5. You can find *anywhere* a full description of a MBR. Briefly: The MBR contains a partition table. The partition table contains four entries, each 16 bytes. Each entry describes a partition and contains 4 set of fields (not in this order) check any partition table description: 1) boot/no boot (i.e. hex 80 or hex 0) 1 byte 2) partition ID (1 byte) 3) CHS data, two fields, one describing the start address and one describing the end address, CHS addressing is nowadays obsolete, but it takes anyway 8 bytes. 4) LBA data, two fields, one describing the start address and one describing the number of sectors, each field is 4 byte, and as such it can at the very most represent 2^32-1=0xFFFFFFFF or 4294967295 sectors. Thus the limit is: 4294967295*512=2,199,023,255,040 bytes A good question would be what happens if one creates on a (512 bytes/sector) hard disk two partitions, one starting on LBA 2048 and extending for (say) 4294967295-2049=4294965246 sectors and a second one starting on LBA 4294967294 and extending for 4294967295 sectors? Would this move (with the limitation of the two partitions) the limit by another 2.2 Tib? jaclaz
  6. Maybe easily, but not "common", I believe you are the only one I know that uses one of such arrays. Maybe other people have not the knowledge or cannot afford a similar setup, which even today is not exactly "cheap". jaclaz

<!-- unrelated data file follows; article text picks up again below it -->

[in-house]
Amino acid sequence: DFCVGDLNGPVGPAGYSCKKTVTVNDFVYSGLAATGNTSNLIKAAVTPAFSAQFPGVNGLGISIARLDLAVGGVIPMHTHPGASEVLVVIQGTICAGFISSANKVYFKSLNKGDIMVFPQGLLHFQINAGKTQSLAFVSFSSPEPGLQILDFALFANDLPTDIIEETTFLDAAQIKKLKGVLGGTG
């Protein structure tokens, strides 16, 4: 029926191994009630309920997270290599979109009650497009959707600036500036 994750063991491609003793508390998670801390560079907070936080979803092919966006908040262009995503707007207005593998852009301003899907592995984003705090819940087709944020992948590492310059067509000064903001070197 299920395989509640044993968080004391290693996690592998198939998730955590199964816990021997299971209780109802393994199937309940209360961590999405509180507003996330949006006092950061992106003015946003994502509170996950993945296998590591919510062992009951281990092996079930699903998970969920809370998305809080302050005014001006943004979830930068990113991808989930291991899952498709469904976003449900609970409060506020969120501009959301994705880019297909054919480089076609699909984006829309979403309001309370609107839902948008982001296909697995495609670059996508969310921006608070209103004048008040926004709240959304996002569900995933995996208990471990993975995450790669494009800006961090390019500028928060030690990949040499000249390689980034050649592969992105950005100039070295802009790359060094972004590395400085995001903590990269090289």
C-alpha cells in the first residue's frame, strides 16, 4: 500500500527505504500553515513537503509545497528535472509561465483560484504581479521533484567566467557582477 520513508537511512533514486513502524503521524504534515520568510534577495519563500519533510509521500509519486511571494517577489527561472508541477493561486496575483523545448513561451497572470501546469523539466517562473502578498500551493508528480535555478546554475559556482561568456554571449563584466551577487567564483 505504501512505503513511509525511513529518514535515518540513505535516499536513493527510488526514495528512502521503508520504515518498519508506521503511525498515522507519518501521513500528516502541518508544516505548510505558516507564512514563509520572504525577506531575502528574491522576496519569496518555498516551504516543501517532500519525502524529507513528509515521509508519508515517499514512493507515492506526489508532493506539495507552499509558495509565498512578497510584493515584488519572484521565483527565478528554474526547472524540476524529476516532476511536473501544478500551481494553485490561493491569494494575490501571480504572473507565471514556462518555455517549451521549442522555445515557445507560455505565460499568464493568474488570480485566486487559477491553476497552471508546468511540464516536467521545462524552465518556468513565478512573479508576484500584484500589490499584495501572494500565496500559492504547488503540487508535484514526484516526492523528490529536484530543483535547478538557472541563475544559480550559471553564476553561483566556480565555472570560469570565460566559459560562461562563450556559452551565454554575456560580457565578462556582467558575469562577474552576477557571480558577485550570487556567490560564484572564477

7. JFYI, a reborn ZX80 (using only discrete components, unlike the ZX81): http://blog.tynemouthsoftware.co.uk/2016/12/minstrel-zx80-clone.html jaclaz
  8. Yep, but overall it is more than anything else some misinformation and/or outdated info due to the accumulated information on technology that changes (the hard disk hardware) under a "static" piece of software (the Operating System). At a given date the 2^32-1 sectors limit did imply that the max capacity to be around 2.2 Tb because *all* disks were 512 bytes per sector. Soon after the hard disk manufacturers found a possible way out by using bigger sector sizes, but in the meantime, due to the "transitioning" via the so-called "AF" drives (that I believe different manufacturers, besides calling them with different names also implemented slightly different) and to the remaining problem (no support for booting from larger than 512 bytes sector disks in most OS's) the piece of info remained valid. After all, imagine the fuss that would have happened if someone bought a - say - 3 Tb drive only to find out that it was either (512 bytes or AF) not fully accessible or (4Kb) not bootable, I can understand why it was simpler for the manufacturer not to make the distinction, particularly when the good MS guys were trying all they could to ditch MBR in favour of GPT (and BIOS in favour of EFI/UEFI). The ironic part (as I see it) is that in the meantime SSD's became the *standard* or *almost standard* main boot (internal) devices and they are still - after several years - nowhere nearing the 2.2 Tb size limit, and they are all (or almost all) emulating the 512 bytes sector size anyway. jaclaz